Harare – Africa has one of the world’s lowest fixed broadband subscriptions rates, notes a report by the International Telecommunications Union (ITU).
Titled “Digital Trends in Africa 2021”, the ITU report says: “Given the absence of legacy infrastructure and the relatively lower costs of deploying wireless broadband infrastructure, ITU estimated a fixed broadband subscription rate of 0.5 per 100 inhabitants for Africa in 2020, a figure that is well below the global average of 15.2 subscriptions per 100 inhabitants.
“Yet fixed broadband subscriptions per 100 inhabitants have increased across most countries for which data were available. Within the region, two-thirds of the countries slightly increased their fixed broadband subscription rates in the period 2018- 2019, just under one-third of countries show declining subscription rates for the same period.”
Notably, SADC member states Mauritius and the Seychelles have fixed broadband subscription rates per 100 inhabitants well above the world average.
Further, mobile cellular subscriptions in excess of 100 per 100 inhabitants were noted in 12 out of 44 countries; namely the Seychelles, South Africa, Botswana, Mauritius, Côte d’Ivoire, Gambia, Gabon, Ghana, Mali, Namibia, Senegal, Cabo Verde and Kenya. Twenty countries have subscription rates per 100 inhabitants below the African average of 82.3, while 12 others have less than 50 subscriptions per 100 inhabitants.
“In most countries, mobile cellular subscription rates have increased over the time-period 2015-2019,” highlighted the report.
Africa’s bandwidth capacity has more than doubled over the past four years from five terabytes per second in 2017 to 11Tbit/s in 2020, it represents just 1.5 percent of global bandwidth. At the individual user level, there were 30.8kbit/s per Internet user in Africa in 2019, compared with 131.3 kbit/s per Internet user globally.
“At the country level, international bandwidth per Internet user has increased across almost all the countries in the region, where data was available. Kenya had the highest international bandwidth per Internet user, with 566.41 kbit/s and a compound annual growth rate (CAGR) of 52 percent for the period 2015- 2019.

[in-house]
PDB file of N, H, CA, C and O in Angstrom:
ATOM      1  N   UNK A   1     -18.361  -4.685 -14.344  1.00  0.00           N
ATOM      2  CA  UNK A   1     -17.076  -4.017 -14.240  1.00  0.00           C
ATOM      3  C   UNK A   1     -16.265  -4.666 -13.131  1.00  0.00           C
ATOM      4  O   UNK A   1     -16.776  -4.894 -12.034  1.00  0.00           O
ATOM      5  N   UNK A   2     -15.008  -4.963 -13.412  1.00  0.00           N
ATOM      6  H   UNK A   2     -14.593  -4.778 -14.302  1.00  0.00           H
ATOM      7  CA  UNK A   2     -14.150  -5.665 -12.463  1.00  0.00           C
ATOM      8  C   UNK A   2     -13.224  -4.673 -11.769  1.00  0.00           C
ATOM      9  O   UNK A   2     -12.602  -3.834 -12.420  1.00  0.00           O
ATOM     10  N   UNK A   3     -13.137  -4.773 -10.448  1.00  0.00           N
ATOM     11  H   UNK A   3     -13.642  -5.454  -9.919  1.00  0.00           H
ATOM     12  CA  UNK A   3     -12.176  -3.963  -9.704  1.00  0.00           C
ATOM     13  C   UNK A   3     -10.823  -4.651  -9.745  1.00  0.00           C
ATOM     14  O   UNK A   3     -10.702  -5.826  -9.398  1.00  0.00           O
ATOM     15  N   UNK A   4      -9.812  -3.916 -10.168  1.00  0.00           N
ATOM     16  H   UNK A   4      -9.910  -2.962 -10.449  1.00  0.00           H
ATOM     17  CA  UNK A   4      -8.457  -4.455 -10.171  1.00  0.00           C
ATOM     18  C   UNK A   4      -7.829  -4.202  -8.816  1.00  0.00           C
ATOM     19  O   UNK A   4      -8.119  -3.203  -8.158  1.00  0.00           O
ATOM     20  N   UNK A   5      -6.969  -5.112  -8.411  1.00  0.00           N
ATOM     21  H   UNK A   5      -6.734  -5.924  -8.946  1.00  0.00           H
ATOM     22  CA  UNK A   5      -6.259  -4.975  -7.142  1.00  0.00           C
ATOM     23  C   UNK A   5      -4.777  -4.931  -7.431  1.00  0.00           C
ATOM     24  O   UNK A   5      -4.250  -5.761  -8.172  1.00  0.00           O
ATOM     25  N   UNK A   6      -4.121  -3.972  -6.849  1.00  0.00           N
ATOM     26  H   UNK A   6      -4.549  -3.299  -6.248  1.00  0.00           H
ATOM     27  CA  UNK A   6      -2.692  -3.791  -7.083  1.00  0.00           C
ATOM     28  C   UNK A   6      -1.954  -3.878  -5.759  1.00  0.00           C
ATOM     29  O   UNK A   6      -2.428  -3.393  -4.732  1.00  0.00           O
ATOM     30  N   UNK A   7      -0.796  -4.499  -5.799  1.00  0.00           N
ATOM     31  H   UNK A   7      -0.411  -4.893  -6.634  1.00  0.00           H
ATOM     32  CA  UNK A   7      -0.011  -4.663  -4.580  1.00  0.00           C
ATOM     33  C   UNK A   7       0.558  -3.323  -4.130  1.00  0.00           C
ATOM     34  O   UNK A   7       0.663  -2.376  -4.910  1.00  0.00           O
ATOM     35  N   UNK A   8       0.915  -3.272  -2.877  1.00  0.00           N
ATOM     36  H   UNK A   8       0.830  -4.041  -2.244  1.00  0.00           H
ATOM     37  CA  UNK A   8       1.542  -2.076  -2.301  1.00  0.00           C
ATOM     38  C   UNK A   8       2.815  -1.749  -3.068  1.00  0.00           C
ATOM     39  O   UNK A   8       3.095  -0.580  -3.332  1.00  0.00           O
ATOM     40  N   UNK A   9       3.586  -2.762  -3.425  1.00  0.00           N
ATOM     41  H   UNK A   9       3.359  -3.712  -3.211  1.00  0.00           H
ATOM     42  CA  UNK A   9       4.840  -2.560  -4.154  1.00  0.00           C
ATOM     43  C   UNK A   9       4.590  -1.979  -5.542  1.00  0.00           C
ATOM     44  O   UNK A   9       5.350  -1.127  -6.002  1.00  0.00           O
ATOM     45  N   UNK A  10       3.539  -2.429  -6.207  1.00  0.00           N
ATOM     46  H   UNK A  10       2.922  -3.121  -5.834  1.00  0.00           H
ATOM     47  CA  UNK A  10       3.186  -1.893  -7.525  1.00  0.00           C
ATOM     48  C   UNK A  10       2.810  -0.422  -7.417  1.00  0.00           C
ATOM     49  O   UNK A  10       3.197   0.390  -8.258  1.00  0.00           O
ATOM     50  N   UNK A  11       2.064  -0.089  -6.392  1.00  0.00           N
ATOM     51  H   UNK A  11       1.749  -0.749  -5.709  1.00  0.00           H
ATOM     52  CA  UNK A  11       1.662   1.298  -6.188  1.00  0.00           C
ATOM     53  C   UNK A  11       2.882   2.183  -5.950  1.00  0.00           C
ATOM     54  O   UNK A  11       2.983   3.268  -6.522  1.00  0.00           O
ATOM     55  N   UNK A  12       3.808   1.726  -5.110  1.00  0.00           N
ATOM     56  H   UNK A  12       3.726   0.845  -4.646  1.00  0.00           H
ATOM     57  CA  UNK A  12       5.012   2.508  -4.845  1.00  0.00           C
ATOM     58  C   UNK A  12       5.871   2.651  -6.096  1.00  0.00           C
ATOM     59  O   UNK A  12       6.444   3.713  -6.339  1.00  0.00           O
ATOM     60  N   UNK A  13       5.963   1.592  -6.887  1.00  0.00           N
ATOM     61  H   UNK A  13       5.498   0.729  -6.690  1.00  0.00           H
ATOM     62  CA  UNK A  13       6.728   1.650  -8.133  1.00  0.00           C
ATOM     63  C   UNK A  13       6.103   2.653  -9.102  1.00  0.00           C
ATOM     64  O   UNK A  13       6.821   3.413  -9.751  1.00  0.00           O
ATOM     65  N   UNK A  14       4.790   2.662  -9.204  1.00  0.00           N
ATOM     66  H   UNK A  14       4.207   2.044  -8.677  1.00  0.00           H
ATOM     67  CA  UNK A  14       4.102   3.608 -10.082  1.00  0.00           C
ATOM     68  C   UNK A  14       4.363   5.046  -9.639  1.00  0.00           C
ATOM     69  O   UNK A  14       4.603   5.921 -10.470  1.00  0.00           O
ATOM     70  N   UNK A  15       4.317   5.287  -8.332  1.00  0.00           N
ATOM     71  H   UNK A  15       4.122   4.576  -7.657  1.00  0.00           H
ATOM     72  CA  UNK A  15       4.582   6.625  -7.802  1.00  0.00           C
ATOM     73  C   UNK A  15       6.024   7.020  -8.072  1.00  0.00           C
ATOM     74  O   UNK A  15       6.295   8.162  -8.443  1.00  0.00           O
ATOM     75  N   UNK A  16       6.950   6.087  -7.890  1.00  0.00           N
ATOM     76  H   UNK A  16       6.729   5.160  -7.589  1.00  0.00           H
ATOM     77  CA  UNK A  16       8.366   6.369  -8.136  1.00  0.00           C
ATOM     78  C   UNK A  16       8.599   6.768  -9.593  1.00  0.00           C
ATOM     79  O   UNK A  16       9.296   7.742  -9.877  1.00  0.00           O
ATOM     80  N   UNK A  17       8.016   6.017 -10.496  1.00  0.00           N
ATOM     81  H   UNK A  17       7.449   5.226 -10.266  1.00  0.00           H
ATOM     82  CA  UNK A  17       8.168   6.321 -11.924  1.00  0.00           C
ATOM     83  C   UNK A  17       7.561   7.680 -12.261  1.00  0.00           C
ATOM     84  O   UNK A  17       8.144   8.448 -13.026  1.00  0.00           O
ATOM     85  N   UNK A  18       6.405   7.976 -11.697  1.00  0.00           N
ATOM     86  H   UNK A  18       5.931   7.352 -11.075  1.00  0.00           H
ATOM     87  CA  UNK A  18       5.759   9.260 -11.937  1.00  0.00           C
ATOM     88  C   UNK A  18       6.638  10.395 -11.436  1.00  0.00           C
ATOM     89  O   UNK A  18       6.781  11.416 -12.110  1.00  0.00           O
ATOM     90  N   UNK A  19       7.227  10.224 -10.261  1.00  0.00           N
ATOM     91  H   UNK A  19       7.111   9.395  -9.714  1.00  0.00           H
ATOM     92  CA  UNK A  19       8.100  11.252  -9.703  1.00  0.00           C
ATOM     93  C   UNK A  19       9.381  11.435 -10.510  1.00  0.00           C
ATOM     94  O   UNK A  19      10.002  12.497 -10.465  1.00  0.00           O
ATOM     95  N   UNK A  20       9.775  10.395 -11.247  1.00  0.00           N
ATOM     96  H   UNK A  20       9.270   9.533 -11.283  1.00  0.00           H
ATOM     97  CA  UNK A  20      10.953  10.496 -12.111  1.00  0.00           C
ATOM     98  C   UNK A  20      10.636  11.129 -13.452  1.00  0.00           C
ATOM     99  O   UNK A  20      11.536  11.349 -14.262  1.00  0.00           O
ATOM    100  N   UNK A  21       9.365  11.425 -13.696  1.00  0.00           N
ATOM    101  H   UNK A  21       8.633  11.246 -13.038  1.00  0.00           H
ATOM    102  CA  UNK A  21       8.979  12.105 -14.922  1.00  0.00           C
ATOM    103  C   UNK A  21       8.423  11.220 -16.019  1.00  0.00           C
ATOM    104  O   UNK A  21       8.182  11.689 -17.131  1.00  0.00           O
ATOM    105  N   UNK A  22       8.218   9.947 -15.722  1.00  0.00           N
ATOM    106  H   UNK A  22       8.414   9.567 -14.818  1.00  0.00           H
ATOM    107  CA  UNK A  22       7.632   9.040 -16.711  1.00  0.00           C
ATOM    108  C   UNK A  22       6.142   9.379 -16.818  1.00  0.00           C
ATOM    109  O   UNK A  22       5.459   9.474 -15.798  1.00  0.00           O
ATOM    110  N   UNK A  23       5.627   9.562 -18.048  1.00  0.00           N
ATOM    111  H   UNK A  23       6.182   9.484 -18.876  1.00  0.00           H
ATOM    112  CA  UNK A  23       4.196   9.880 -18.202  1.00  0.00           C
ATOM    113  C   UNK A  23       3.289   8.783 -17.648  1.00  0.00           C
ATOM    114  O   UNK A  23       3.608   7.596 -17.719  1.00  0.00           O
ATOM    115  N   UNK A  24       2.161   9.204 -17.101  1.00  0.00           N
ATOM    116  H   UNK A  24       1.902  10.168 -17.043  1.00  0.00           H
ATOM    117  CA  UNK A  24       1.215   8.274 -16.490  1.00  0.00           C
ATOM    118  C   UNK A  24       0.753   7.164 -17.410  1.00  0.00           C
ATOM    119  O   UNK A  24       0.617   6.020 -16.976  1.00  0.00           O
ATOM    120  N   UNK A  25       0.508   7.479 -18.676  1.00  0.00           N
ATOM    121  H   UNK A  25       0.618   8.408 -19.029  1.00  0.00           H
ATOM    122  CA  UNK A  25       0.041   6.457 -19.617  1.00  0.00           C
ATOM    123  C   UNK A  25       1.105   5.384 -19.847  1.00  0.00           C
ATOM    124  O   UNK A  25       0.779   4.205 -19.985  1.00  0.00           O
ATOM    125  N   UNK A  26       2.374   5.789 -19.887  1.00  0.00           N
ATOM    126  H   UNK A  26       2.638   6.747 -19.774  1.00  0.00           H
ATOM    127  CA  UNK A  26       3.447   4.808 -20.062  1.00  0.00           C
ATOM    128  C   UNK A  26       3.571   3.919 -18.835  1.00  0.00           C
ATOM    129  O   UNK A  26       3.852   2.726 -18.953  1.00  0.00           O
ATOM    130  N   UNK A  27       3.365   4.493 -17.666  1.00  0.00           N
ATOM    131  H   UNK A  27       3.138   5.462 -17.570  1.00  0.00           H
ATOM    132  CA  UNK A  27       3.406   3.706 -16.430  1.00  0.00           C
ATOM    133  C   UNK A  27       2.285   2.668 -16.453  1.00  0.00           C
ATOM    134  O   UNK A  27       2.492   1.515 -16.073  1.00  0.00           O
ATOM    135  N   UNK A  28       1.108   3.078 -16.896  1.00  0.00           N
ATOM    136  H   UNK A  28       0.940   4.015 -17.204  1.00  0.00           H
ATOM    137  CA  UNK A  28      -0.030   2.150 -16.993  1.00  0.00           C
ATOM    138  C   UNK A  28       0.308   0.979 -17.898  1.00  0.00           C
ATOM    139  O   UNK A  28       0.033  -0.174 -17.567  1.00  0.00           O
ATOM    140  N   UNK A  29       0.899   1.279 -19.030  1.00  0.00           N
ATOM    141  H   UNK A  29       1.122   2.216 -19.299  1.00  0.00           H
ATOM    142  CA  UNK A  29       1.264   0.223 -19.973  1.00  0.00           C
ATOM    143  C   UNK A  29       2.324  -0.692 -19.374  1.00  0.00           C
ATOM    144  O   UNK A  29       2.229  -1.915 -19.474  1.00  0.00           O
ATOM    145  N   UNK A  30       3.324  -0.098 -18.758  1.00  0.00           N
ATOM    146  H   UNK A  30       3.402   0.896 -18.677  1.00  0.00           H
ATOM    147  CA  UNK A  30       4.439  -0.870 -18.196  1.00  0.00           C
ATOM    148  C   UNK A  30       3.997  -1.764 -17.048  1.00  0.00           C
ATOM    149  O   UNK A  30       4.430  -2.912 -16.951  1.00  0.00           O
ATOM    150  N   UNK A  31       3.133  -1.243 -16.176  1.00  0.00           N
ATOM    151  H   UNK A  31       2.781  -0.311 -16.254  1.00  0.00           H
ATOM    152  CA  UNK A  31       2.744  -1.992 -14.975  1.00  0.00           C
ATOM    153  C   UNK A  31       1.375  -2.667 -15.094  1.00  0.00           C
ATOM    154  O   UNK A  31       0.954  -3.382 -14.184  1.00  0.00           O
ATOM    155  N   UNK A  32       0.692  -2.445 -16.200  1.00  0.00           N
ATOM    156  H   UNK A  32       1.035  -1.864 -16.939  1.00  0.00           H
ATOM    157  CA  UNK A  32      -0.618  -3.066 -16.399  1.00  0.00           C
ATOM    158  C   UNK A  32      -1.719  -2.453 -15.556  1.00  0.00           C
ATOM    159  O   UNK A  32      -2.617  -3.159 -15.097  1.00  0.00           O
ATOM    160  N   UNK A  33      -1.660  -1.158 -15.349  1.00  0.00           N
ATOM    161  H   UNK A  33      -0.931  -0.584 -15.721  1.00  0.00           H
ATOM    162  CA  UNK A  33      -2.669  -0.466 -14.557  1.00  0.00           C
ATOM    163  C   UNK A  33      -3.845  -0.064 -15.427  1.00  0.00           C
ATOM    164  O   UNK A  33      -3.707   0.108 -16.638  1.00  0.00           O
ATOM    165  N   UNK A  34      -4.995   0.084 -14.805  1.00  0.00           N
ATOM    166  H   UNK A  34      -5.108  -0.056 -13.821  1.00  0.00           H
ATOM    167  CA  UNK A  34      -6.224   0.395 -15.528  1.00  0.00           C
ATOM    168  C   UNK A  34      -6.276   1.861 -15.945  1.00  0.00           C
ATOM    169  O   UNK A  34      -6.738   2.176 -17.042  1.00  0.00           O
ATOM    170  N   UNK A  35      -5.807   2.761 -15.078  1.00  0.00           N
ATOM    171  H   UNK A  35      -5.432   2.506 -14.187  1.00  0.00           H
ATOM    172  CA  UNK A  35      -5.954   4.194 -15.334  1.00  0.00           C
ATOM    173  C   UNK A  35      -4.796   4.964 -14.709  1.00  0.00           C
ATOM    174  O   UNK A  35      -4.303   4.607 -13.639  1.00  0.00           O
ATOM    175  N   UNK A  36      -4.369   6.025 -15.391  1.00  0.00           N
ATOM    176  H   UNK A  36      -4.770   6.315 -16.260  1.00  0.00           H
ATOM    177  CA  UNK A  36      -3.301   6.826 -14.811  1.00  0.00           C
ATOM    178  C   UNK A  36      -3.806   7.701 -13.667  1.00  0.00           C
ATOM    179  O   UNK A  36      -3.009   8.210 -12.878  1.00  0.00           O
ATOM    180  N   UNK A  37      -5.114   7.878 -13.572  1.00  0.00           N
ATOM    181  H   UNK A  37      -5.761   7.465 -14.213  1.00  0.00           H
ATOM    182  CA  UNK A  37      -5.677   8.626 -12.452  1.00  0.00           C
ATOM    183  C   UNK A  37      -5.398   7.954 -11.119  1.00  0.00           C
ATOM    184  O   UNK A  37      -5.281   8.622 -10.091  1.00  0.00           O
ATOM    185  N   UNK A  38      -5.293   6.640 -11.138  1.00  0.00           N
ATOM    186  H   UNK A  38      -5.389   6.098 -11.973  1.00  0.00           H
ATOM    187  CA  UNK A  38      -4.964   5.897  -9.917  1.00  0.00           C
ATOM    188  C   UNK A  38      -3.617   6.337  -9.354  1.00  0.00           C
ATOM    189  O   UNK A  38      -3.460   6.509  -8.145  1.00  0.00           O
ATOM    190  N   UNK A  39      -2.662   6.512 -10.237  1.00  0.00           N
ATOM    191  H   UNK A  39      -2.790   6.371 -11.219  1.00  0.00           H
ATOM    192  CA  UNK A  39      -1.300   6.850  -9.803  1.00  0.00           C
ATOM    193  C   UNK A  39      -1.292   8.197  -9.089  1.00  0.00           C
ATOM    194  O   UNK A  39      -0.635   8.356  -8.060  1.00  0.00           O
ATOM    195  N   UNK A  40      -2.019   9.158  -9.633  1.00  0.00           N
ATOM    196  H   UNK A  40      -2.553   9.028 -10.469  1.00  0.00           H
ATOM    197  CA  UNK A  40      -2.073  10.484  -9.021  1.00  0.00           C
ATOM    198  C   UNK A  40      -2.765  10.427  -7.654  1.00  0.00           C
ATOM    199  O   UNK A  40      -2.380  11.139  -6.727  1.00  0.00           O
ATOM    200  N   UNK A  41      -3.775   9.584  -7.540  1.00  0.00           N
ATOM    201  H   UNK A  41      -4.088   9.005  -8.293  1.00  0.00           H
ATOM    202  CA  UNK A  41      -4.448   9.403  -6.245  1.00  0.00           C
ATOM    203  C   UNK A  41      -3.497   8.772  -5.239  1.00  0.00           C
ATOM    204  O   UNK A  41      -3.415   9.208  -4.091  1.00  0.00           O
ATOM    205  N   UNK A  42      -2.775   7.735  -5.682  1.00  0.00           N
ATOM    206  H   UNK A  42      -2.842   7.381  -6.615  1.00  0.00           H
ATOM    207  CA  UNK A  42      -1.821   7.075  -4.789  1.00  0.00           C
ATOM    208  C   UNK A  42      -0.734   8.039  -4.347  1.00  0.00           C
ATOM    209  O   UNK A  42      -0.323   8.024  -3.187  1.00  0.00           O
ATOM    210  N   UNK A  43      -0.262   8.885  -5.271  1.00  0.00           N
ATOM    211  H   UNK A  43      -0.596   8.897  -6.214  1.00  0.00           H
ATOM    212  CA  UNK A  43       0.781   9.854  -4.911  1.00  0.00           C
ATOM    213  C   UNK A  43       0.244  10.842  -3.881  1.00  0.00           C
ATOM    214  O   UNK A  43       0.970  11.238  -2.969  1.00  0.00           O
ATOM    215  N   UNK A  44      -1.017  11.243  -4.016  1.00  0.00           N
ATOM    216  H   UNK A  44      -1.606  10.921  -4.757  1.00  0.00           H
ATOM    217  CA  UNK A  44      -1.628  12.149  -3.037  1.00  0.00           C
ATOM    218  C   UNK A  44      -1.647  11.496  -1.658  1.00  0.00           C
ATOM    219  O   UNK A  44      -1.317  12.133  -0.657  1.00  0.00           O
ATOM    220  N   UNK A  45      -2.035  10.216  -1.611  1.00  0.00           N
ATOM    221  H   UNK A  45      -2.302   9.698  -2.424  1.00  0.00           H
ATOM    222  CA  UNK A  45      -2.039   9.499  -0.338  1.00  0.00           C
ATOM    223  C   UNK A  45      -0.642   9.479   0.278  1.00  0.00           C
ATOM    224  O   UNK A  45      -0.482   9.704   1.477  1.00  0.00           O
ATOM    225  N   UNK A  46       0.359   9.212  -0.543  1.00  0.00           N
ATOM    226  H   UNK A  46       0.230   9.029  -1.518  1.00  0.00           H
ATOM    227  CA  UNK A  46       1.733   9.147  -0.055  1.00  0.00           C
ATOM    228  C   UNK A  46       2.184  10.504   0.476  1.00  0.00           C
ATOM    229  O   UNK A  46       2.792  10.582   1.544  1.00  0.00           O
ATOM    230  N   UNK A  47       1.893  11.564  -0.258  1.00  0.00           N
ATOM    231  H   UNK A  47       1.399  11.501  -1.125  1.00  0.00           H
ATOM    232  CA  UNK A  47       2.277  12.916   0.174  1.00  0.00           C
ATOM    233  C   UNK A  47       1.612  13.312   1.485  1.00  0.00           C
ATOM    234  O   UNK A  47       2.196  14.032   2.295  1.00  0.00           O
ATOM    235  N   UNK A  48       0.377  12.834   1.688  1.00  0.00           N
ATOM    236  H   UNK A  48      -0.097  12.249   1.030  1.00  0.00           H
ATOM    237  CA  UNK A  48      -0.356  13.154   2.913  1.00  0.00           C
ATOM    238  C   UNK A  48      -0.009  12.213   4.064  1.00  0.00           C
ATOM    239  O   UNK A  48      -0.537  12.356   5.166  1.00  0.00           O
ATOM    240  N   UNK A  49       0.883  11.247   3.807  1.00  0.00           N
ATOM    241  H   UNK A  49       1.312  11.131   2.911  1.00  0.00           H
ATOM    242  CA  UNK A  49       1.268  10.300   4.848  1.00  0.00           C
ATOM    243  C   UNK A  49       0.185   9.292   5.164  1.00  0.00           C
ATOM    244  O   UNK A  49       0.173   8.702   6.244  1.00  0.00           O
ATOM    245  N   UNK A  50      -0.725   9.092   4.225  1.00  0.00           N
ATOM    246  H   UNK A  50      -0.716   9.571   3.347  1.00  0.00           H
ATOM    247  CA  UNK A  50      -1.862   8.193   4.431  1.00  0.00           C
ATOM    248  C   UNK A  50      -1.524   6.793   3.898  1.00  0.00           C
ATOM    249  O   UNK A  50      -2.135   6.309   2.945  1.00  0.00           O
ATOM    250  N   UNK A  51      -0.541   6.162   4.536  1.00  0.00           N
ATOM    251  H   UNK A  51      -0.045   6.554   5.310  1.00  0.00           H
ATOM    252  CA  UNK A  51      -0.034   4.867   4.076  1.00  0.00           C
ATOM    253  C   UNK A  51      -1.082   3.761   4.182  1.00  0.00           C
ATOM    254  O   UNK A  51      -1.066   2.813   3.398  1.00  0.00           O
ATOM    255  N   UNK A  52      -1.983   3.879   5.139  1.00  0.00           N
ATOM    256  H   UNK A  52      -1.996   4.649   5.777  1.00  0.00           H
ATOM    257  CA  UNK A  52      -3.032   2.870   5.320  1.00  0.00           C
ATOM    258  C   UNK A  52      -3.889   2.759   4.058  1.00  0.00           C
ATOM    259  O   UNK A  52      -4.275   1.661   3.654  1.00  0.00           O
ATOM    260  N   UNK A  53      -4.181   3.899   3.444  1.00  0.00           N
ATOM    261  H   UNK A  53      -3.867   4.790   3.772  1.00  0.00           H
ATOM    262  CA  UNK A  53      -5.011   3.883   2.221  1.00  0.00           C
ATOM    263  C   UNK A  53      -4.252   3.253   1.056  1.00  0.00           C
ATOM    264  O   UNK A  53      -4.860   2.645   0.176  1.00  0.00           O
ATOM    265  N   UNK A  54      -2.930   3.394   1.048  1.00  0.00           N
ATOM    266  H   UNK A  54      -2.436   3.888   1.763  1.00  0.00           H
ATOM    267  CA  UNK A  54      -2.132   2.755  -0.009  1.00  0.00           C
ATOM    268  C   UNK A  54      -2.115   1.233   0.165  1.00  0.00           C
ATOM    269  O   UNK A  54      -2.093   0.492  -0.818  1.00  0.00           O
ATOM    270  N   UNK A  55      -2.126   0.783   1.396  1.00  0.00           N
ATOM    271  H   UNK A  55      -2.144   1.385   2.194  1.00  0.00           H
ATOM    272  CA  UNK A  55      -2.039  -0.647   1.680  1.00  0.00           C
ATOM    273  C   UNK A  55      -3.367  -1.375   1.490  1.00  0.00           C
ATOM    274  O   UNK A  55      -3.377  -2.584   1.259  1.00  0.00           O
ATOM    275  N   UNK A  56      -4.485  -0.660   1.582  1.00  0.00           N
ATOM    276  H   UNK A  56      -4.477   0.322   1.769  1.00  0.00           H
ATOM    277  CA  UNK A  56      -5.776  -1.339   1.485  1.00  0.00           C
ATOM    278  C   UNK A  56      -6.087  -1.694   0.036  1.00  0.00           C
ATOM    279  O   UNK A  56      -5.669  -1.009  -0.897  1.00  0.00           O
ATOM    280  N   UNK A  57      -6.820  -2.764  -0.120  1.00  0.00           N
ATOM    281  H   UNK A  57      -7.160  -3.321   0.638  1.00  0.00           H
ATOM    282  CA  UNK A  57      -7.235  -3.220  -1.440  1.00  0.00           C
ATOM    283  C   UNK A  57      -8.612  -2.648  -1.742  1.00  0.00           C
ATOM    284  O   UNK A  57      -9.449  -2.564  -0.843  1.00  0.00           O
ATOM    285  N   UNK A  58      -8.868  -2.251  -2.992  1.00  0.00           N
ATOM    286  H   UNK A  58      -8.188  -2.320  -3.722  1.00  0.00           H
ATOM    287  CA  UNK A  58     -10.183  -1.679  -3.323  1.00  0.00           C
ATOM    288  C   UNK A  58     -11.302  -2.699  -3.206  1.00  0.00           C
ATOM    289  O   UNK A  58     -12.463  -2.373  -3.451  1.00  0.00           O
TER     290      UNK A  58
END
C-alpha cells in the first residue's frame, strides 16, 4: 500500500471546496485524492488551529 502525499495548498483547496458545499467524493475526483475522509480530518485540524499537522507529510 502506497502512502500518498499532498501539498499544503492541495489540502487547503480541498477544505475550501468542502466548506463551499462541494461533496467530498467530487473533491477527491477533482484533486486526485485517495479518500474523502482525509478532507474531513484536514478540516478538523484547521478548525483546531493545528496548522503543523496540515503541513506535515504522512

“Just over one-third of the countries had CAGRs in excess of 40 percent, including Sao Tome and Principe, Benin, Botswana, Burundi, Ghana, Togo, Zambia, Namibia, Nigeria, Zimbabwe, Angola, Mozambique, Mali, the Central African Republic and Liberia. Over the same period, just under one-third of countries grew their international bandwidth per Internet user between 20 and 40 percent.
“Few countries, including South Sudan, Ethiopia, Niger, Senegal, Eswatini, South Africa, Gabon, Sierra Leone, Gambia and Cabo Verde experienced small or no growth (CAGR below 10 percent or negative),” stated the ITU report.
Push for rural ICT access
Windhoek – Southern African ICT and transport ministers are angling for a holistic plan to improve information communication technology infrastructure in rural and marginalised areas.
The ministers also want sustainable funding models for broadband access to drive development across the region.
At a roundtable virtual discussion hosted by South African Minister of Communication and Digital Technologies Stella Ndabeni-Abrahams, in partnership with the SADC Secretariat, Namibian Information and Communication Technology Deputy Minister Emma Theofelus said improving infrastructure would go a long way towards empowering residents of rural areas.
At the meeting were the Secretary-General of the African Continental Free Trade Area Secretariat Mr Wamkele Mene and Mr John Omo, the Secretary-General of the African Telecommunications Union; as well as representatives of the governments of Botswana and Zimbabwe, among others.
Deputy Minister Theofelus said, “We must find a holistic way that will develop both telecommunications infrastructure and road networks that our people in the marginalised areas can access and find a way of keeping these in line with innovation as a way of improving communication in marginalised communities mostly in the rural areas.”
Minister Ndabeni-Abrahams called for more support for SMEs in the ICT sector; while Zimbabwean Information Minister Monica Mutsvangwa said infrastructure should not be a preserve of urban dwellers.
Mr Omo said funding remained Africa’s biggest hurdle in proliferating ICTs, and he urged start-ups to form partnerships and for governments to implement enabling legislation for growth of the sector.